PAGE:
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UN adopts resolution condemning unlawful government surveillance

This statement was originally published on privacyinternational.org on 25 November 2014.

The United Nations today [25 November 2014] adopted an important resolution reaffirming the right to privacy in the digital age, condemning unlawful government mass surveillance and calling on member States to review their legislation and policies to ensure that they are in line with human rights law.

Despite efforts by the United States, the "Five Eyes" surveillance alliance, and other states to weaken its language, the resolution reflects some of the important findings contained in the UN High Commissioner for Human Rights report of July 2014. It clearly states that any digital surveillance program must be compliant with the right to privacy, and that any interference with the right to privacy must not be arbitrary and must be conducted on the basis of a legal framework, which is publicly accessible, clear, precise, comprehensive and non-discriminatory.

This resolution comes just hours after the release of a report by UK's intelligence oversight committee, the Intelligence and Security Committee, which suggested that internet companies should snoop through user data for the authorities. The resolution adopted today pushes back against this idea, stating that states must respect the right to privacy when they require disclosure of personal data from companies, as well as when they intercept digital communications of individuals or collect personal data.

Concretely, the resolution calls on states to to review their procedures, practices and legislation regarding surveillance to ensure that they are in line with their obligations under human rights law; to establish independent and effective oversight mechanisms over state surveillance's practices and to provide effective remedy to those individuals whose right to privacy has been violated by unlawful or arbitrary surveillance.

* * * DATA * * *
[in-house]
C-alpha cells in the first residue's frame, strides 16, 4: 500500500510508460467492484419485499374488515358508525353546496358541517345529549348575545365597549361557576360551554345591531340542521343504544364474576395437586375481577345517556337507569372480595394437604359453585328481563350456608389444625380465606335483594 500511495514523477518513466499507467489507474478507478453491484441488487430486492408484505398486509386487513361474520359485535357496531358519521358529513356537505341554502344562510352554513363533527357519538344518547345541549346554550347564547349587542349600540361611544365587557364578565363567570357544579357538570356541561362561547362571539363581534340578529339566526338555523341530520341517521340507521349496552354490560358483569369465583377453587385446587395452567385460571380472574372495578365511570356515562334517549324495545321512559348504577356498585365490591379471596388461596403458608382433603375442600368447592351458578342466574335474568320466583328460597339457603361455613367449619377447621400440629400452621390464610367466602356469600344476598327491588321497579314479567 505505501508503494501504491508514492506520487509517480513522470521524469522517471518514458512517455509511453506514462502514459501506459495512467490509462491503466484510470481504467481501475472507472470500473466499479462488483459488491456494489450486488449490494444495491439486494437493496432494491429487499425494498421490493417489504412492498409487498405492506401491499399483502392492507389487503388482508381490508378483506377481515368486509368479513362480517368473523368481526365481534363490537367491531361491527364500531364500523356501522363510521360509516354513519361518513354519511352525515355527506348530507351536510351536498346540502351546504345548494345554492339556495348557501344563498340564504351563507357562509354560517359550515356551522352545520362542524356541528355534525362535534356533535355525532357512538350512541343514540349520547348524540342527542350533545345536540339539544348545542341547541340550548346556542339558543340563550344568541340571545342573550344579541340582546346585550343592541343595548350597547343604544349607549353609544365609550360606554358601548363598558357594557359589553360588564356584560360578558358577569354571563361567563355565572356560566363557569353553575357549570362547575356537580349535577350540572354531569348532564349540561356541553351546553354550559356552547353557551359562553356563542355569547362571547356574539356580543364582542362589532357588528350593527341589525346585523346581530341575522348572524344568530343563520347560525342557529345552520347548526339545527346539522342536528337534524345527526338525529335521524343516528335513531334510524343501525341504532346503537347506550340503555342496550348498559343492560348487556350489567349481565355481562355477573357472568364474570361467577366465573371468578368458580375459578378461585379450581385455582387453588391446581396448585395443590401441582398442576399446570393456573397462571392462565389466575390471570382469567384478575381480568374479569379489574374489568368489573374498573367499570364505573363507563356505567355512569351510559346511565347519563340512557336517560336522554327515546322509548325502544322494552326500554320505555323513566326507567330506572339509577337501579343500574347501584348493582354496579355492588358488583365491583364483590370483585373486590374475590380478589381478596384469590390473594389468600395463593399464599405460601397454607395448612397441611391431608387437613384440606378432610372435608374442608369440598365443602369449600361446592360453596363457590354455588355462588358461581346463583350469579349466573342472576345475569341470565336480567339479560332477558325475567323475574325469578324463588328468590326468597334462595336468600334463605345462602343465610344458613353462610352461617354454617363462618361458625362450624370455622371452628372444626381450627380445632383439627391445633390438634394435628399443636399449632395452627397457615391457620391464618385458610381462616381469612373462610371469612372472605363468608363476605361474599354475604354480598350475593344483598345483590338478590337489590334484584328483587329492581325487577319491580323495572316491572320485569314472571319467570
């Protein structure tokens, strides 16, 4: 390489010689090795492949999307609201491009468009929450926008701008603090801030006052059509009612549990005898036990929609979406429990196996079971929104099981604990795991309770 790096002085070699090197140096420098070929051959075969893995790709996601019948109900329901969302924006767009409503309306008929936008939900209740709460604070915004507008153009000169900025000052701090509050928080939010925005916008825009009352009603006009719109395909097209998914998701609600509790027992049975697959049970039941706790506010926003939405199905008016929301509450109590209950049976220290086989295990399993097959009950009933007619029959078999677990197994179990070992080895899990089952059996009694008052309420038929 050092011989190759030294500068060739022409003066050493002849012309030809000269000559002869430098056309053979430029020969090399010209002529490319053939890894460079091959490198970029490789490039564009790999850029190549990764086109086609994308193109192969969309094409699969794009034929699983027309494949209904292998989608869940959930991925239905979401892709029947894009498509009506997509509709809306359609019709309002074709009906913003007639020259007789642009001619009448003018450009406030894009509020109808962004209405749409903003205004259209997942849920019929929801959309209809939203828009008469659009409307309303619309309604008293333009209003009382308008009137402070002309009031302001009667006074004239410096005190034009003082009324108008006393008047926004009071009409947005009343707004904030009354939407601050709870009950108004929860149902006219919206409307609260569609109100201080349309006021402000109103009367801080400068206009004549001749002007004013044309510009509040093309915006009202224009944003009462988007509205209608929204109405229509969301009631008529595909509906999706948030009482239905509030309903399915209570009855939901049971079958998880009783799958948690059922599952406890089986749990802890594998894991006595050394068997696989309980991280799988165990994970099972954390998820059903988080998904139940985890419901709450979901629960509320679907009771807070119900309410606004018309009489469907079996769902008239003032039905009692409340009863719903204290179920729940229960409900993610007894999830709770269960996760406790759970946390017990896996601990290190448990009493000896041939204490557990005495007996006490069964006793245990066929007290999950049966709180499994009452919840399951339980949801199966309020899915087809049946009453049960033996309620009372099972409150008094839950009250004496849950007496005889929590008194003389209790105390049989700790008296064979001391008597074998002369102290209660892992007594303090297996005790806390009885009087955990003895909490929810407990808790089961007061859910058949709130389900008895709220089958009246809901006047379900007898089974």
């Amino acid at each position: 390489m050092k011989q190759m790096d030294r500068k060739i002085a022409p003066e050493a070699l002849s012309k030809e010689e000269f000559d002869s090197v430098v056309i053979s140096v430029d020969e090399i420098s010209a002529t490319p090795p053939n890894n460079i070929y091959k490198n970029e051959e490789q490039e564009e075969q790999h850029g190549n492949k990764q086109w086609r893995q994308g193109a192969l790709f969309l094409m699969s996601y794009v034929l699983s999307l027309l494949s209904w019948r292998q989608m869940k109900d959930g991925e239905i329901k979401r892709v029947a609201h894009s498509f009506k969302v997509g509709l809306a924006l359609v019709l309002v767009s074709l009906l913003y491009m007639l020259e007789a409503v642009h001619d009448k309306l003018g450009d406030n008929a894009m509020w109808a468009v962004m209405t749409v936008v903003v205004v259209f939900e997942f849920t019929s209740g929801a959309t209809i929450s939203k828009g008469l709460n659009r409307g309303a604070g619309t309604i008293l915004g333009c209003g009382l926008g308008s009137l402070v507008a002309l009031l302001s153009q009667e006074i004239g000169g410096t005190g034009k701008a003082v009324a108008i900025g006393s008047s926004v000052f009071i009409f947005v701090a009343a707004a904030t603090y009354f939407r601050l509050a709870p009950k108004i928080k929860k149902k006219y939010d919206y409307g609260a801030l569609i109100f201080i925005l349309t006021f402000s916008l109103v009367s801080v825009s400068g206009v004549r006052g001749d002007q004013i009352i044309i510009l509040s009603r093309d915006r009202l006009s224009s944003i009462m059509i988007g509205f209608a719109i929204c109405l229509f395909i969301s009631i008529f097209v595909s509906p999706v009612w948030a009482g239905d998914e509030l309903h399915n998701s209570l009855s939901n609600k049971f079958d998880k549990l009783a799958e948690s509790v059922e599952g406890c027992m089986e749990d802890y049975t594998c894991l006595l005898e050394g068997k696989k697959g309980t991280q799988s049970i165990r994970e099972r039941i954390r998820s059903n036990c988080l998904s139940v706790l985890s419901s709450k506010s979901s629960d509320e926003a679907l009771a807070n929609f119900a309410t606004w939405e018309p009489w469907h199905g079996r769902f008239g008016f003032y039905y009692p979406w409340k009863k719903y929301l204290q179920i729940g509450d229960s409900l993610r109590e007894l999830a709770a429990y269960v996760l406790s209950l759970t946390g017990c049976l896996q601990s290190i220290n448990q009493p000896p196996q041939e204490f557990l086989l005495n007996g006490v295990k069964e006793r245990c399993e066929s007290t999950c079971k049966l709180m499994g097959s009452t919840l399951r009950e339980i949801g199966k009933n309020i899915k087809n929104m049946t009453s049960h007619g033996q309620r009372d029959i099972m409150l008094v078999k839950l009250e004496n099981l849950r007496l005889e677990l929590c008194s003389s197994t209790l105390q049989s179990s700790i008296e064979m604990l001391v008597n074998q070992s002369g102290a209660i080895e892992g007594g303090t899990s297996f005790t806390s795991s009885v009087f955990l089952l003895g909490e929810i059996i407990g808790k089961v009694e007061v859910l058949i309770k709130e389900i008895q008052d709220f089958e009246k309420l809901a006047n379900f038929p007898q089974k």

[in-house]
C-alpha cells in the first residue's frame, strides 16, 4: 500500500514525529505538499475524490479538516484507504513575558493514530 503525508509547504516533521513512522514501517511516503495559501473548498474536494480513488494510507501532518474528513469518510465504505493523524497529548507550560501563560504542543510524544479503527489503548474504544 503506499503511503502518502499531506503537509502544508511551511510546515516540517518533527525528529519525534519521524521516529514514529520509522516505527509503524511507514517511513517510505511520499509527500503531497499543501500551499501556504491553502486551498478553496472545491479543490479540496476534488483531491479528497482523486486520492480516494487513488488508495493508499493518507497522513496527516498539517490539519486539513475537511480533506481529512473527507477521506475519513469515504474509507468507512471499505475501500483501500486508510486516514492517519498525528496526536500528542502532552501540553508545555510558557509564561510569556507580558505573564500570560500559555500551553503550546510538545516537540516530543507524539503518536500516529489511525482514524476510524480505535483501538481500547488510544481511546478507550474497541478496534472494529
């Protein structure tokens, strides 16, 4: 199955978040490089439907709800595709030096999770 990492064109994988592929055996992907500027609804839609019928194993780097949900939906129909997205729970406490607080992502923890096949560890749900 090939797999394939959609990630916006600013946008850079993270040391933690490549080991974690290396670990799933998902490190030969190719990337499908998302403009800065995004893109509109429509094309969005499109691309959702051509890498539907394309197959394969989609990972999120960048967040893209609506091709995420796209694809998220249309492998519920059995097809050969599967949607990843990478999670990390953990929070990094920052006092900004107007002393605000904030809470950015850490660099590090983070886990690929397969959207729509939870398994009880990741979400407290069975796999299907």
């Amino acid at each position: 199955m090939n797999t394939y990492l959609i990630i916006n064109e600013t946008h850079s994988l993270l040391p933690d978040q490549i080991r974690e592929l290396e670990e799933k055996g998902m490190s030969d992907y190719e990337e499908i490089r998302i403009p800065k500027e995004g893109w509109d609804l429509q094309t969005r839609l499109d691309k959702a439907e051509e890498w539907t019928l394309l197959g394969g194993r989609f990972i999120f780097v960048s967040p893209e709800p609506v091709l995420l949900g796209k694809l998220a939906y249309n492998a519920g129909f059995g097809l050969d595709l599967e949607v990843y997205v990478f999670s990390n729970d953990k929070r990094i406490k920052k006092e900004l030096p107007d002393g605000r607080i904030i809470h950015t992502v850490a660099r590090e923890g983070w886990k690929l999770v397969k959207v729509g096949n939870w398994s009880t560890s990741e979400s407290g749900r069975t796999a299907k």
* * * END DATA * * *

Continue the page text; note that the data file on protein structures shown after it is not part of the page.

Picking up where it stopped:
Significantly, the resolution also invites the UN Human Rights Council to consider the establishment of a special procedure on the right to privacy. The Council is expected to discuss the issue at its next ordinary session in March 2015.

Privacy International strongly supports the creation of such a mandate. A Special Rapporteur would play a critical role in developing common understandings and furthering a considered and substantive interpretation of the right to privacy across a variety of settings. There is strong demand for such a role, as international bodies are increasingly grappling with the right's implications in a digital world.

The resolution adopted by the Third Committee today will be voted by the plenary of the UN General Assembly next month. Privacy International calls on all states to support such resolution and to support the creation of a special procedure on the right to privacy by the UN Human Rights Council.

Tomaso Falchetta, Legal Officer at Privacy International, said:

The adoption of a much-needed resolution on the right to privacy is a welcomed step. The resolution's principles and recommendations would, if reflected in governments' policies, go a long way to address some of the serious concerns related to state's surveillance practices in violation of the right to privacy and other human rights."

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